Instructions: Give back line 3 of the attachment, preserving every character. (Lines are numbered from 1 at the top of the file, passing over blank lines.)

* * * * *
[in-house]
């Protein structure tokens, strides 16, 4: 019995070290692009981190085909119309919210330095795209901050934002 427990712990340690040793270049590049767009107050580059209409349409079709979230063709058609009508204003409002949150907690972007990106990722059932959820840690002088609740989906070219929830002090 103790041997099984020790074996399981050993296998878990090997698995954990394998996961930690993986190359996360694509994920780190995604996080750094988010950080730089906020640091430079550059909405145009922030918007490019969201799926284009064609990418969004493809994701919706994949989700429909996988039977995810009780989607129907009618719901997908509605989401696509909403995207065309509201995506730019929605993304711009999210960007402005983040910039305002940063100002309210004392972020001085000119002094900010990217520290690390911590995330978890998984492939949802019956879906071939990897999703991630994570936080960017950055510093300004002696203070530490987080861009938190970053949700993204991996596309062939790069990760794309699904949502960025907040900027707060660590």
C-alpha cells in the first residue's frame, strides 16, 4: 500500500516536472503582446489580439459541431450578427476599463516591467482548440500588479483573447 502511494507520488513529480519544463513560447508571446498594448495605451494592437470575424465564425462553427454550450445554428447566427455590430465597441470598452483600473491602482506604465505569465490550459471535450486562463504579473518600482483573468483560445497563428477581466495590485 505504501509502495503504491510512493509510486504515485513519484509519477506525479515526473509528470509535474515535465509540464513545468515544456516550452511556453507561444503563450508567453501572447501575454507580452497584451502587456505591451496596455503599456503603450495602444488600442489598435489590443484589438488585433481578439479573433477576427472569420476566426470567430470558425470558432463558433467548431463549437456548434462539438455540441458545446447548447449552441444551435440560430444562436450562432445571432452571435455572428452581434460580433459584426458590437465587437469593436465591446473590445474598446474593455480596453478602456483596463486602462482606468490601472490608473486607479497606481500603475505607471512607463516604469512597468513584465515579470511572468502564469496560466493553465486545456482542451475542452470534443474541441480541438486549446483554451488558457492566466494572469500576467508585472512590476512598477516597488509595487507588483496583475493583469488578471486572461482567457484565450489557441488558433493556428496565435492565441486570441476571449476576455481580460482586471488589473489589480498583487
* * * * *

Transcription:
C-alpha cells in the first residue's frame, strides 16, 4: 500500500516536472503582446489580439459541431450578427476599463516591467482548440500588479483573447 502511494507520488513529480519544463513560447508571446498594448495605451494592437470575424465564425462553427454550450445554428447566427455590430465597441470598452483600473491602482506604465505569465490550459471535450486562463504579473518600482483573468483560445497563428477581466495590485 505504501509502495503504491510512493509510486504515485513519484509519477506525479515526473509528470509535474515535465509540464513545468515544456516550452511556453507561444503563450508567453501572447501575454507580452497584451502587456505591451496596455503599456503603450495602444488600442489598435489590443484589438488585433481578439479573433477576427472569420476566426470567430470558425470558432463558433467548431463549437456548434462539438455540441458545446447548447449552441444551435440560430444562436450562432445571432452571435455572428452581434460580433459584426458590437465587437469593436465591446473590445474598446474593455480596453478602456483596463486602462482606468490601472490608473486607479497606481500603475505607471512607463516604469512597468513584465515579470511572468502564469496560466493553465486545456482542451475542452470534443474541441480541438486549446483554451488558457492566466494572469500576467508585472512590476512598477516597488509595487507588483496583475493583469488578471486572461482567457484565450489557441488558433493556428496565435492565441486570441476571449476576455481580460482586471488589473489589480498583487